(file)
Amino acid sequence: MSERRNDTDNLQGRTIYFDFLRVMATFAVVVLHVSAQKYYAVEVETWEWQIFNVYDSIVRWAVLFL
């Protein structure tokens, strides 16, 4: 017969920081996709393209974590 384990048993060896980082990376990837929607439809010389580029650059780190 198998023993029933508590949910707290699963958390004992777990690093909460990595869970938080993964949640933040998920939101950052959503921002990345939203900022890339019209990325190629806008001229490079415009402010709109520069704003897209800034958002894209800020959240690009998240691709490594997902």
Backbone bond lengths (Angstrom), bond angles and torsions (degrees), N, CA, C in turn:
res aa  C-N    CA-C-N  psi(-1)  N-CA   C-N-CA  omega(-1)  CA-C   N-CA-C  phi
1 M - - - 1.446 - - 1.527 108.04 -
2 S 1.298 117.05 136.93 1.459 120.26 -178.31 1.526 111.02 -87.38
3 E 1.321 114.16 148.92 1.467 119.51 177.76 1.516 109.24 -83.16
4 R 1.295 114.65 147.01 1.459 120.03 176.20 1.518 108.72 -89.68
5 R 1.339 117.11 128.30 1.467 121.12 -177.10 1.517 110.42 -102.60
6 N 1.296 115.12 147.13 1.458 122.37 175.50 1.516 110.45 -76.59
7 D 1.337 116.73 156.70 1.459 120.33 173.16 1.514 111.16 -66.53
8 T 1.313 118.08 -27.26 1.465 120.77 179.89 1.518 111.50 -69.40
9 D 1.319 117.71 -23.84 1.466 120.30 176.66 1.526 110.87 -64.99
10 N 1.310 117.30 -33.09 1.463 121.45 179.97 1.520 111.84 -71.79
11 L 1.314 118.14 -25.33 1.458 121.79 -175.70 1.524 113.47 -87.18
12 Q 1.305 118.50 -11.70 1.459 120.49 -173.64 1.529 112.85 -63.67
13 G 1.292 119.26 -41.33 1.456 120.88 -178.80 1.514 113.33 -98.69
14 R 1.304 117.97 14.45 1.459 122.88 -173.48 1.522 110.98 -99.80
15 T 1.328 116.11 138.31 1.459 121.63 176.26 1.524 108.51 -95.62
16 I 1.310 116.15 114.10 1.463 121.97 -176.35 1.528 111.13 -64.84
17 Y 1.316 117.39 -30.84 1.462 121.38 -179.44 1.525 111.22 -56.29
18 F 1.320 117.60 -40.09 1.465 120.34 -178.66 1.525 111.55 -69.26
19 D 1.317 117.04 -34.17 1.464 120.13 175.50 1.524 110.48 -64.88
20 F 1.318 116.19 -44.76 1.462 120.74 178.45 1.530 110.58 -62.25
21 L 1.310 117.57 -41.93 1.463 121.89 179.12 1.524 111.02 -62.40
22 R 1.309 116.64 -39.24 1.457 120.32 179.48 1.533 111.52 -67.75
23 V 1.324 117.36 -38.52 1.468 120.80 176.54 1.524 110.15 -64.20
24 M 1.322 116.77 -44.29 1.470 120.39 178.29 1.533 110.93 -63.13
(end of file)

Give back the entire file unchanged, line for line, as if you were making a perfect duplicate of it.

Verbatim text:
Amino acid sequence: MSERRNDTDNLQGRTIYFDFLRVMATFAVVVLHVSAQKYYAVEVETWEWQIFNVYDSIVRWAVLFL
């Protein structure tokens, strides 16, 4: 017969920081996709393209974590 384990048993060896980082990376990837929607439809010389580029650059780190 198998023993029933508590949910707290699963958390004992777990690093909460990595869970938080993964949640933040998920939101950052959503921002990345939203900022890339019209990325190629806008001229490079415009402010709109520069704003897209800034958002894209800020959240690009998240691709490594997902």
Backbone bond lengths (Angstrom), bond angles and torsions (degrees), N, CA, C in turn:
res aa  C-N    CA-C-N  psi(-1)  N-CA   C-N-CA  omega(-1)  CA-C   N-CA-C  phi
1 M - - - 1.446 - - 1.527 108.04 -
2 S 1.298 117.05 136.93 1.459 120.26 -178.31 1.526 111.02 -87.38
3 E 1.321 114.16 148.92 1.467 119.51 177.76 1.516 109.24 -83.16
4 R 1.295 114.65 147.01 1.459 120.03 176.20 1.518 108.72 -89.68
5 R 1.339 117.11 128.30 1.467 121.12 -177.10 1.517 110.42 -102.60
6 N 1.296 115.12 147.13 1.458 122.37 175.50 1.516 110.45 -76.59
7 D 1.337 116.73 156.70 1.459 120.33 173.16 1.514 111.16 -66.53
8 T 1.313 118.08 -27.26 1.465 120.77 179.89 1.518 111.50 -69.40
9 D 1.319 117.71 -23.84 1.466 120.30 176.66 1.526 110.87 -64.99
10 N 1.310 117.30 -33.09 1.463 121.45 179.97 1.520 111.84 -71.79
11 L 1.314 118.14 -25.33 1.458 121.79 -175.70 1.524 113.47 -87.18
12 Q 1.305 118.50 -11.70 1.459 120.49 -173.64 1.529 112.85 -63.67
13 G 1.292 119.26 -41.33 1.456 120.88 -178.80 1.514 113.33 -98.69
14 R 1.304 117.97 14.45 1.459 122.88 -173.48 1.522 110.98 -99.80
15 T 1.328 116.11 138.31 1.459 121.63 176.26 1.524 108.51 -95.62
16 I 1.310 116.15 114.10 1.463 121.97 -176.35 1.528 111.13 -64.84
17 Y 1.316 117.39 -30.84 1.462 121.38 -179.44 1.525 111.22 -56.29
18 F 1.320 117.60 -40.09 1.465 120.34 -178.66 1.525 111.55 -69.26
19 D 1.317 117.04 -34.17 1.464 120.13 175.50 1.524 110.48 -64.88
20 F 1.318 116.19 -44.76 1.462 120.74 178.45 1.530 110.58 -62.25
21 L 1.310 117.57 -41.93 1.463 121.89 179.12 1.524 111.02 -62.40
22 R 1.309 116.64 -39.24 1.457 120.32 179.48 1.533 111.52 -67.75
23 V 1.324 117.36 -38.52 1.468 120.80 176.54 1.524 110.15 -64.20
24 M 1.322 116.77 -44.29 1.470 120.39 178.29 1.533 110.93 -63.13